Healthy athletes screenings give some the chance to hear for the first time

Mali gold medallist is one of about 300 athletes to be fitted with hearing aids

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Sanatou Diarra will be heading back to Mali with more than just a gold medal. When she arrived at the Special Olympics, Diarra, 21, and her coaches believed she was permanently deaf.

But along with a victory in the 100m, which she ran in 16.16 seconds, Diarra will return home from Abu Dhabi and be able to hear for the first time.

She is one of about 300 athletes who were fitted with hearing aids after thousands were screened as part of the Healthy Athletes programme at the Special Olympics World Games, which provides free diagnosis and treatment.

A handful of them, including Diarra and Mame Ndiagne Ndiaye, a Senegalese footballer whose life-changing moment has been viewed more than six million times, after a video of him having his hearing aids fitted was posted on social media, had never experienced sound.

The first word Diarra heard after being fitted with the hearing aid was her name.

Speaking softly in her native Bambara language, she appeared to enjoy hearing the sound of her name and kept repeating the word.

"She is very happy because she never heard until that day," said her coach, Seydou Keita, who uses sign language to communicate with Diarra. 

Diarra said she could hear music and men speaking but sometimes felt overwhelmed by all the noise.

Keen to return to her family in her home town of Segou, in south central Mali, she said she plans to continue selling juice and water with her mother.

“This is the biggest change in her life. She wants to chat to everyone and she can tell us things like, yesterday, she had a stomach ache and she could tell us,” Mr Keita said.

The screening Diarra received during the Games was the first time a doctor had checked her hearing.

About 10 per cent of the 3,000 who received hearing tests were fitted with free hearing aids. For many from poor countries, the cost of between $1,000 (Dh3,673) and $5,000 for a sophisticated aid would be prohibitive.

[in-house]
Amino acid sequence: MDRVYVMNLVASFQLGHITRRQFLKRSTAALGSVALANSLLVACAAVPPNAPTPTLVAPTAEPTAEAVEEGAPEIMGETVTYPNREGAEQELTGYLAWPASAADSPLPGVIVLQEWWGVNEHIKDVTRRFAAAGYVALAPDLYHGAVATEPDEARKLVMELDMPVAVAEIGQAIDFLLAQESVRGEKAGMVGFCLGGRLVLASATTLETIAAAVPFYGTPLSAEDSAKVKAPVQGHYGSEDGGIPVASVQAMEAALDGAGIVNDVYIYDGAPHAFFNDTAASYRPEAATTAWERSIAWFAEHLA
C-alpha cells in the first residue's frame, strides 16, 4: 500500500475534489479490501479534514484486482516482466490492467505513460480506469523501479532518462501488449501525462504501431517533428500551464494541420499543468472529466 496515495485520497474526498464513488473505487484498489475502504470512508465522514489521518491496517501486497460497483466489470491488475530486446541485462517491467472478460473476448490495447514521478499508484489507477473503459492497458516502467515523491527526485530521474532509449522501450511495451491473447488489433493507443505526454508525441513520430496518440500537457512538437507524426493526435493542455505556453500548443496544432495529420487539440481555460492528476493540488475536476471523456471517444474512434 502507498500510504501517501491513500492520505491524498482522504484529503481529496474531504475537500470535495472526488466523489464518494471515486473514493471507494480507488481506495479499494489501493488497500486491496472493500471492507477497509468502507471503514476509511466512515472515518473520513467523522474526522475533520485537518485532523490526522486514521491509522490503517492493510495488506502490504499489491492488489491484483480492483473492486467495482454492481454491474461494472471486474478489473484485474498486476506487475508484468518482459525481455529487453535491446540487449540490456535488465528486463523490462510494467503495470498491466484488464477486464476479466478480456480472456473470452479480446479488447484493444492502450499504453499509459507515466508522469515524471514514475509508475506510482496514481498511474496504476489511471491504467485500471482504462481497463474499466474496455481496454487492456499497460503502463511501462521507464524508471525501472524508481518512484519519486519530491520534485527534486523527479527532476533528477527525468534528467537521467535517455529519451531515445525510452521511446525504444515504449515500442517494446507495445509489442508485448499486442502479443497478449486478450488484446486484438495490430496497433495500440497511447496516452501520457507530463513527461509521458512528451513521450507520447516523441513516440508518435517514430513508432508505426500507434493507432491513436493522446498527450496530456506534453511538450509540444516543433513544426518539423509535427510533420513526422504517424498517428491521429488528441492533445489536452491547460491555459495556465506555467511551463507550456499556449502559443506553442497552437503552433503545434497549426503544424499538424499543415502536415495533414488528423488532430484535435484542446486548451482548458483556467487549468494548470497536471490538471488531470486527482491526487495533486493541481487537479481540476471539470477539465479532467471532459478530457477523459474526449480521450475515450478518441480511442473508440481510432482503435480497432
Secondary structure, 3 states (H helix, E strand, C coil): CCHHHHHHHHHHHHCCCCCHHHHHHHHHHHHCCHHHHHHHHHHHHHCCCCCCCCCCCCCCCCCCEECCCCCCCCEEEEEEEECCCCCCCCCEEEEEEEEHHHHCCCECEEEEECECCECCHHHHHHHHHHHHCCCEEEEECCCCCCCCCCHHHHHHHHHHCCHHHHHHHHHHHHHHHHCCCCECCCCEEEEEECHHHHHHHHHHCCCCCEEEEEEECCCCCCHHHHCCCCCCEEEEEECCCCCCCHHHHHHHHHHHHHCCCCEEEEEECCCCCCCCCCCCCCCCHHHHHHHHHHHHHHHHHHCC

Ndiaye, 31, cried after realising he would now hear. "It was very emotional for me, too," said Aboubakrine Sadikh Diaw, who has known Ndiaye since he was four. One of the first sounds Ndiaye heard was Mr Diaw, his unified partner who plays alongside him as a non-disabled athlete, saying his name.

“We didn’t know that Mame would get the hearing aids,” he said. “I didn’t know he could hear me.”

Ndiaye, who communicates through sign language, admitted he was initially confused playing football with his new ability, with sounds such as the referee’s whistle, his coach’s instructions from the sidelines and teammates’ demands for a pass new to him. But he still helped Senegal to a silver medal in the seven-a-side mixed football.

He is looking forward to surprising his family when the youngest of eight siblings returns to the family farm in rural Senegal, where he plucks chickens for a living.

Asked by Mr Diaw whether hearing aids made him happy, a huge smile spread across Ndaiye’s face and he nodded enthusiastically.

With the help of the scheme, at least 15 athletes were given the gift of hearing for the first time this week, said Giscard Bachara, director of Starkey Hearing Technologies in the Middle East and Africa.

The US company's charitable arm, the Starkey Hearing Foundation, works with the Special Olympics to provide free hearing aids to those who need them.

Almost 6,000 people, the vast majority of them athletes with intellectual disabilities, had more than 22,000 health screenings as part of the Special Olympics programme, including hearing tests, dental, eyesight, podiatry and mental health assessments.

If problems were detected athletes were either treated on the spot or, if lifestyle changes were required, given a personalised ‘scorecard’ with instructions for exercises. Many were sent away with a reminder card including simple health promotion messages. Those receiving hearing aids will receive follow-up care from Starkey Hearing Foundation workers based in their own countries.

Dentists, provided by the University of Sharjah’s medical school, as well as doctors and other health workers, were dressed in Special Olympics T-shirts rather than medical scrubs to make them appear less intimidating.

In one case this week, a coach arrived at the podiatrist complaining of foot pain. The discovery of a foot ulcer quickly led to a diagnosis of diabetes. The health workers believe that the intervention saved his foot.

In another case Marfan Syndrome, a serious genetic disorder which affects the body’s connective tissue, was uncovered. Complementary treatment was arranged by the Cleveland Clinic in Abu Dhabi.

“What’s gratifying for me is when you look at the number of screenings, you see it’s four per athlete,” said Meaghan McHugh, the Healthy Athletes director. “That shows athletes are either enjoying the screenings and the experience or they have a significant need.

“There’s two goals — the first is to offer high quality screening, treatment and education. But the other one, which is just as important, is to train health providers to work with our very special athletes.

“We teach them to slow down when they communicate with them, offer a quiet environment, and let them get used to their surroundings so it’s more welcoming. We want to reach a tipping point where every healthcare provider in the world will open their door to people of all abilities.”